Best known for films that are provocative and eccentric, Cinema Epoch’s “Minty: The Assassin” is no exception. That being said, “Minty” is not for everyone, and really, only for those who are exceedingly patient—and not hoping to stray too far beyond the obvious. And you know what? That can be fun sometimes.
So who’s this Minty character, with the name like candy, you ask? Why, she’s a very sexy girl who eats mint chocolate, of course… lots and lots of it. In fact, not only is mint chocolate chock-full of antioxidants (she explains), but consuming chocolate is precisely the way the ambiguously intellectual Minty (Elina Madison) achieves the prowess needed to be a super-assassin.
Now you’re putting us on, you say.
Not really. After all, you believe in Popeye and his spinach, right?
“Minty: The Assassin,” and it’s convoluted, sometimes-animated characters and plot are concocted by newcomer-filmmaker, Eugene Baldovino. As Baldovino’s story unfolds, we learn that Minty is on a mission to save her boss, aptly named Big Boss (Anthony Ray Parker)— who is actually more spiritual-mentor than honcho—a la Master Po and Grasshopper in the 1970s TV-series, “Kung Fu.”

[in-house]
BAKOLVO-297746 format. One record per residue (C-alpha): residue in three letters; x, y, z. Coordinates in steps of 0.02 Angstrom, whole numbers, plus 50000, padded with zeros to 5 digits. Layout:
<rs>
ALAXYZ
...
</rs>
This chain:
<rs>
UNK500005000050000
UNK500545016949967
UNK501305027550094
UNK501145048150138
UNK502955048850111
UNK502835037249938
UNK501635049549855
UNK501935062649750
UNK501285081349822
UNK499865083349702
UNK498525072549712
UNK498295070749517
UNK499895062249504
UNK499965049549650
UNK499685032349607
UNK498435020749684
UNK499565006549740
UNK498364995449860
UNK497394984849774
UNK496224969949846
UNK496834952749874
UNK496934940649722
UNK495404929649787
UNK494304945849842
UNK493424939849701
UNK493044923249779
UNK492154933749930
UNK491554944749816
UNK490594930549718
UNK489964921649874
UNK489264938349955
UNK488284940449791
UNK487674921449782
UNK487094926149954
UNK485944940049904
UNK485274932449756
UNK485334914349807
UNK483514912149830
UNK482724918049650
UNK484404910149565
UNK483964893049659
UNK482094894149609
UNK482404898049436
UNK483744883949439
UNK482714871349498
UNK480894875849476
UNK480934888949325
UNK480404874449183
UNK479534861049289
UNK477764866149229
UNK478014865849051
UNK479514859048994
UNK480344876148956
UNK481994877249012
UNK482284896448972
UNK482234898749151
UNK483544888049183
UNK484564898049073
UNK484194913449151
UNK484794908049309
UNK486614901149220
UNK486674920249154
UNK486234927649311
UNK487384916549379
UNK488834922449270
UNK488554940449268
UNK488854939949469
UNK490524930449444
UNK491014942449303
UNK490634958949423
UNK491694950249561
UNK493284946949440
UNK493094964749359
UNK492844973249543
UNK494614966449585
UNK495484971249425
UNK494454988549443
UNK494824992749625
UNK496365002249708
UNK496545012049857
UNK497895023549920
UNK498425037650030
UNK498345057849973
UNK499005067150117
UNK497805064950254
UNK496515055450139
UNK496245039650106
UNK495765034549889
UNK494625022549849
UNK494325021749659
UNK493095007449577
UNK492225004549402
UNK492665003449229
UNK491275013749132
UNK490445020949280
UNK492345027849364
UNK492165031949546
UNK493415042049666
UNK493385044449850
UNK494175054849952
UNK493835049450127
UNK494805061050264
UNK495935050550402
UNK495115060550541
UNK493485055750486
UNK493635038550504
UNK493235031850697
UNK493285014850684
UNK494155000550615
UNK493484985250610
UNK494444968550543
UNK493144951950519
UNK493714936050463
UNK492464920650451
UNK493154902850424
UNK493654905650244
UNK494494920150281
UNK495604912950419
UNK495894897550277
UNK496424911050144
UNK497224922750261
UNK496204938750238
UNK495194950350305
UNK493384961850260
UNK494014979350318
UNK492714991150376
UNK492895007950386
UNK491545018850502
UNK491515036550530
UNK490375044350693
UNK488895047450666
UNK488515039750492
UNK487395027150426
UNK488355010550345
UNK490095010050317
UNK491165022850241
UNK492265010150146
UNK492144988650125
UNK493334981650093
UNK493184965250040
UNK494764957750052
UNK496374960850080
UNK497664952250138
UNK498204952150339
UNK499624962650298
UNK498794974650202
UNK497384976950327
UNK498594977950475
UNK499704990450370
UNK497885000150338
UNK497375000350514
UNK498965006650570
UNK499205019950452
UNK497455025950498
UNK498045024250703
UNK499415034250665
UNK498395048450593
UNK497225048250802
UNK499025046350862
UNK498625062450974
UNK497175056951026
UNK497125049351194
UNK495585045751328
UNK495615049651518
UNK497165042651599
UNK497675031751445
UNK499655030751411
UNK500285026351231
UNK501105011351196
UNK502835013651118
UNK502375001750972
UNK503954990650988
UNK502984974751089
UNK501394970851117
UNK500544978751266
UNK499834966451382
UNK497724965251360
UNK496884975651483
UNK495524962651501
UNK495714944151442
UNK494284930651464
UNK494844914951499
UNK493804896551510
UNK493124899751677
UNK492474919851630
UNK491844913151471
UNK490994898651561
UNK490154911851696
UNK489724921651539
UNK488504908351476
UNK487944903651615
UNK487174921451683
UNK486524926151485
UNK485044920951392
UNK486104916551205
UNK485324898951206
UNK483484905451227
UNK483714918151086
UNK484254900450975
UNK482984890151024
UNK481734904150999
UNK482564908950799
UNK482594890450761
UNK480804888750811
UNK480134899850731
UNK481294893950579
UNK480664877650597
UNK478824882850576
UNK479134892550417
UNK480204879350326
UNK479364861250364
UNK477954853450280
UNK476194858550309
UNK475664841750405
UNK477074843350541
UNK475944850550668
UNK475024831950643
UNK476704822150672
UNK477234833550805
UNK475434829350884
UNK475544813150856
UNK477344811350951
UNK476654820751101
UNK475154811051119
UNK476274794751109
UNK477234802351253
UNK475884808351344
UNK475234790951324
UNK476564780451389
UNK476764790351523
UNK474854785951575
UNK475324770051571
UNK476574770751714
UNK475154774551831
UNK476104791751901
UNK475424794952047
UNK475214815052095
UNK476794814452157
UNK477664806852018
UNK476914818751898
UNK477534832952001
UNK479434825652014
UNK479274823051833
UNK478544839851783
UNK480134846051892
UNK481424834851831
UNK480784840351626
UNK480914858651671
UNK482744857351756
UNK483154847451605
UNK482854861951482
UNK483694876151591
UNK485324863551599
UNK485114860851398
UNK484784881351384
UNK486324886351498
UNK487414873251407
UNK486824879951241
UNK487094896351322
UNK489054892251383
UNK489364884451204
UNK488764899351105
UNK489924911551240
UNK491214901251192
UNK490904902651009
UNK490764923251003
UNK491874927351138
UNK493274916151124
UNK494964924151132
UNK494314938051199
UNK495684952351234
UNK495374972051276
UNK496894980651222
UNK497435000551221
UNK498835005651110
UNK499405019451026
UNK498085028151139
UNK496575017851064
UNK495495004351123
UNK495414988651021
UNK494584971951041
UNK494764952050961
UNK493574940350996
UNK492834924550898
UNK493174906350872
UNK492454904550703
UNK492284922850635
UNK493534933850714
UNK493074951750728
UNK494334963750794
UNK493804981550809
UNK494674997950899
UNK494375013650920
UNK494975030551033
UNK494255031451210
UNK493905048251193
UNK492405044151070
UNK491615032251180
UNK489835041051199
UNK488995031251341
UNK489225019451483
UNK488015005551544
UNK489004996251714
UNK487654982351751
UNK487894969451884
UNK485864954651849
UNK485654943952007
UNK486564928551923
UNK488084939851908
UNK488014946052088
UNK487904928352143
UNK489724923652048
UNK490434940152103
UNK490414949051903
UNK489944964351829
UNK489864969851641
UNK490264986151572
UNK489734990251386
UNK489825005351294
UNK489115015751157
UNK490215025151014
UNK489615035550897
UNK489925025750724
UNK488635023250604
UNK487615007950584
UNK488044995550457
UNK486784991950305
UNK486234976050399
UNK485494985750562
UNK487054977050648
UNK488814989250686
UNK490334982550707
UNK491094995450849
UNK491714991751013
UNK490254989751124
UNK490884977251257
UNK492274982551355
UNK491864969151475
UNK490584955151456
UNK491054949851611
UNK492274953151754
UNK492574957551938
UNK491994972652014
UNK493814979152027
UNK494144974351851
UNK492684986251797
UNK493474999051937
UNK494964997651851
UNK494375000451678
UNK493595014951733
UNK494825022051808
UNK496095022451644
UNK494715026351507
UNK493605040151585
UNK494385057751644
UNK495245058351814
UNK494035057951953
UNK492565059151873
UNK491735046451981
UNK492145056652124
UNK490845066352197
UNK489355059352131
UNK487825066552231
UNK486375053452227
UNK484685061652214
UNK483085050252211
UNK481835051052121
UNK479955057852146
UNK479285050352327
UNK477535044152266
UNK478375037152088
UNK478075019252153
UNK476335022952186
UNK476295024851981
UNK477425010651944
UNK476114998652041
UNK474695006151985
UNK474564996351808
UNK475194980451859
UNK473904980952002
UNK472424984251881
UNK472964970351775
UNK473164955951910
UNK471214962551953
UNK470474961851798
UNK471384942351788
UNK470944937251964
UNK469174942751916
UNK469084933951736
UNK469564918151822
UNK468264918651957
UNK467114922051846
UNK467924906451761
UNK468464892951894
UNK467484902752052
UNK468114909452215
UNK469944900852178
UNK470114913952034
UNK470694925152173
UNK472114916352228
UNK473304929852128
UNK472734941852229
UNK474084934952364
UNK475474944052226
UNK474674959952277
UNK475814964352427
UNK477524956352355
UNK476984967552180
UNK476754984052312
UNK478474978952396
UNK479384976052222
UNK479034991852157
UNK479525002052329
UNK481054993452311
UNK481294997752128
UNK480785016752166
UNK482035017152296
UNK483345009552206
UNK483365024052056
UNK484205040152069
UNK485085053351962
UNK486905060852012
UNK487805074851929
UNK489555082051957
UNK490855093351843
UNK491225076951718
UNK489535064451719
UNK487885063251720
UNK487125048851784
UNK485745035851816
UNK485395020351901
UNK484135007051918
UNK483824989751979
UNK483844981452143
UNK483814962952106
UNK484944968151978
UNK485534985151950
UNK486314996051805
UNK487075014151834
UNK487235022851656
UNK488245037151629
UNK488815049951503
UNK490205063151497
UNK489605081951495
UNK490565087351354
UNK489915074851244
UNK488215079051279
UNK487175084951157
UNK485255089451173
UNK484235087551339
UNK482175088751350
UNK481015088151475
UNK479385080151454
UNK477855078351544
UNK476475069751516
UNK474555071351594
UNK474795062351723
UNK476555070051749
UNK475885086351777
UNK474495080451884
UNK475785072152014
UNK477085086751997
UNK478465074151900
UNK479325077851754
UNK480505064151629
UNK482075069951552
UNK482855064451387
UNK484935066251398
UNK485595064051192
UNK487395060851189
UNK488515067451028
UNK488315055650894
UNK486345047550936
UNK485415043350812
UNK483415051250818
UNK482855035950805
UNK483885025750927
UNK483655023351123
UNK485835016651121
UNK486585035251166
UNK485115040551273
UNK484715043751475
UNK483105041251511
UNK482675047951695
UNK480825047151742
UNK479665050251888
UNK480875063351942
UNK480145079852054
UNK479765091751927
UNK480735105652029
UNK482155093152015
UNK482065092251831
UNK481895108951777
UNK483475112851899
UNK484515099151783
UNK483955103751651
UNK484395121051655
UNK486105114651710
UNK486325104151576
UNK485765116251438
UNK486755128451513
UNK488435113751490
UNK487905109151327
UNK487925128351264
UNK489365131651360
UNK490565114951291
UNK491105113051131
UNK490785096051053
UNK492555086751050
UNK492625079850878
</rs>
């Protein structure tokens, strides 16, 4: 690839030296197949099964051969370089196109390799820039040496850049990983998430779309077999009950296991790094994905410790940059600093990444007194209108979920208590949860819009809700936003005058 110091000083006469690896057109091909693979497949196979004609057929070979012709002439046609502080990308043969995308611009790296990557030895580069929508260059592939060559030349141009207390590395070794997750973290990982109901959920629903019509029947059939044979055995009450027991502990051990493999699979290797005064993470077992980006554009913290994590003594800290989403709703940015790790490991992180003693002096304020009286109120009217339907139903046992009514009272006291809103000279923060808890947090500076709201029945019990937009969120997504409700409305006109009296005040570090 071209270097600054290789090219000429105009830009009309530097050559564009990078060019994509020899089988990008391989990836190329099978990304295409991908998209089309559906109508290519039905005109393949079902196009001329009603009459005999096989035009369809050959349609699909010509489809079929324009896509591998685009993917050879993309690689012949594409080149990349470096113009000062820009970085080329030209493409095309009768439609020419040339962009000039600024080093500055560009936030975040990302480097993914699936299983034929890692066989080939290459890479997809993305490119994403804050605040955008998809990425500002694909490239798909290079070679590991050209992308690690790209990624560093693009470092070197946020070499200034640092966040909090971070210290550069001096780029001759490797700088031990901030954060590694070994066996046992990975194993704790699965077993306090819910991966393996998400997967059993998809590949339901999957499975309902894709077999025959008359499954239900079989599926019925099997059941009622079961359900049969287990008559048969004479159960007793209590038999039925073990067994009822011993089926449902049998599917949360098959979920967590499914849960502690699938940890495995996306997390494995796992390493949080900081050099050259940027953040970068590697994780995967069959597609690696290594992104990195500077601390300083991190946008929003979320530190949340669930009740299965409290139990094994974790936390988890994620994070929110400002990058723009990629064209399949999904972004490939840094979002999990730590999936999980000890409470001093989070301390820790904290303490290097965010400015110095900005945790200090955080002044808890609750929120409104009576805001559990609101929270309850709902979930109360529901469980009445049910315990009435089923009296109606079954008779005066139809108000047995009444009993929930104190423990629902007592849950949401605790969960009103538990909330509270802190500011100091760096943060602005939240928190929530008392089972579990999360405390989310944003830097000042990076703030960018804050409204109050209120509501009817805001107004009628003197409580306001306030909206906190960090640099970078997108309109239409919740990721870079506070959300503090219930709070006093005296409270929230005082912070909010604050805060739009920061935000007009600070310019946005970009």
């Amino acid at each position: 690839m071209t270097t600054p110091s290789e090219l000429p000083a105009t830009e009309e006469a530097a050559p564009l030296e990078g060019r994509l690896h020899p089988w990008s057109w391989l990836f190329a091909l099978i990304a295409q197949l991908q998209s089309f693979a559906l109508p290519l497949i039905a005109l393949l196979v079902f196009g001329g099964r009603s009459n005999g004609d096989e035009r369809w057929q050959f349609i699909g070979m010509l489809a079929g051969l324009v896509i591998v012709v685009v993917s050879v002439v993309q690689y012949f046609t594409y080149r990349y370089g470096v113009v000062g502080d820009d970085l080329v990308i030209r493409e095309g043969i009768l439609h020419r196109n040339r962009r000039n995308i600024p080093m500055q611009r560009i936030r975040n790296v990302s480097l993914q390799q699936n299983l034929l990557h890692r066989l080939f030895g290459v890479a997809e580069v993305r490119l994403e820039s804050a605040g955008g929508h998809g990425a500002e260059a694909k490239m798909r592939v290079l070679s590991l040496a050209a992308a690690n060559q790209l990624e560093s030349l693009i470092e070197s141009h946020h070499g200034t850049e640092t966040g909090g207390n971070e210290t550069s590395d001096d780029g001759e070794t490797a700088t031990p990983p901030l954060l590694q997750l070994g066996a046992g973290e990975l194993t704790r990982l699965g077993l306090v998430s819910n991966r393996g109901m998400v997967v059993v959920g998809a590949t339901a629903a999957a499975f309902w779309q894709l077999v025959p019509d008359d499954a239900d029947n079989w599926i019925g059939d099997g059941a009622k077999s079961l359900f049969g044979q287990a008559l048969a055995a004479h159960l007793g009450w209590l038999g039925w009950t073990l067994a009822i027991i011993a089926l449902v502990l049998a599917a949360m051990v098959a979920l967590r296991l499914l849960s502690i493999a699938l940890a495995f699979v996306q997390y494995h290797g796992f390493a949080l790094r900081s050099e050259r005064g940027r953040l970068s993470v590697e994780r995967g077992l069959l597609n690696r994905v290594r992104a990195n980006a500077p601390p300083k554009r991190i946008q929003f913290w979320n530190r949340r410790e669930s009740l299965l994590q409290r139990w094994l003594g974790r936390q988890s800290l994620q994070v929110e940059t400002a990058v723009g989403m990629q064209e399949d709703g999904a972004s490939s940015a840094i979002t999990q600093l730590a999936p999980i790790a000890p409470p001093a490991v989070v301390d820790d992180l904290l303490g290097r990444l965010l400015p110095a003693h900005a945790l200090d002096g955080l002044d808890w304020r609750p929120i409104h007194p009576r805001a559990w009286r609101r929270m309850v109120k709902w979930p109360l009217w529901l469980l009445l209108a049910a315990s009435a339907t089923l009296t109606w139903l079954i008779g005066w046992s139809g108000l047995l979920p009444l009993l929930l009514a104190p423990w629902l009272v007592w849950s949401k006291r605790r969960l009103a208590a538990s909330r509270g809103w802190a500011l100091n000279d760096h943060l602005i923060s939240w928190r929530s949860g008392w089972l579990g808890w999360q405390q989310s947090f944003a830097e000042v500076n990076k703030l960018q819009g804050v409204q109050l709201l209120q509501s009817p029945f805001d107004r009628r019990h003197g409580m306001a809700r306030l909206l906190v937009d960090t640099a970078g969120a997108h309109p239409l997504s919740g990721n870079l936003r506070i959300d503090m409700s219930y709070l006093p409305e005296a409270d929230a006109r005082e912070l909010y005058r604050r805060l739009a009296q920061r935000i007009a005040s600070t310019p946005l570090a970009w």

Somehow or other, the ordinarily power-packed, Big Boss manages to get in the cross-hairs of a mad neurologist, named Doctor Brain Bender (Chip Joslin), and is locked high up in a Clock Tower in Bender’s multi-floored, laboratory-building. Able to communicate with the ever weakening Big Boss, Minty must strategically ward off an endless supply of crazed-villains, which she does with ease—after consuming her always accessible, mint chocolate, of course.
So does Minty have any vulnerabilities, you ask?
Well, really, only one. The super-voluptuous, lesbian vampire named Double Delicious (Tabitha Taylor). In fact, the only one who can ever discombobulate our almost perfect heroine is the seductive Double D—especially when the vampire devolves into cartoon-mode.
And perhaps these sequences—especially one far too lengthy, cartoon-sex scene between Double D and Minty—try the patience to capacity, and perhaps, destroy Baldovino’s very precocious movie.
Still, I use the word ‘perhaps,’ because as you know, movies will be movies, and are, after all, very subjective things…
So all I can urge, is that you don’t go by any of the critical reviews of “Minty: The Assassin,” and that includes my own, until you see the film for yourself.
Then, let’s talk…
This film was submitted for review through our Submission for Review system. If you have a film you’d like us to see, and we aren’t already looking into it on our own, you too can utilize this service.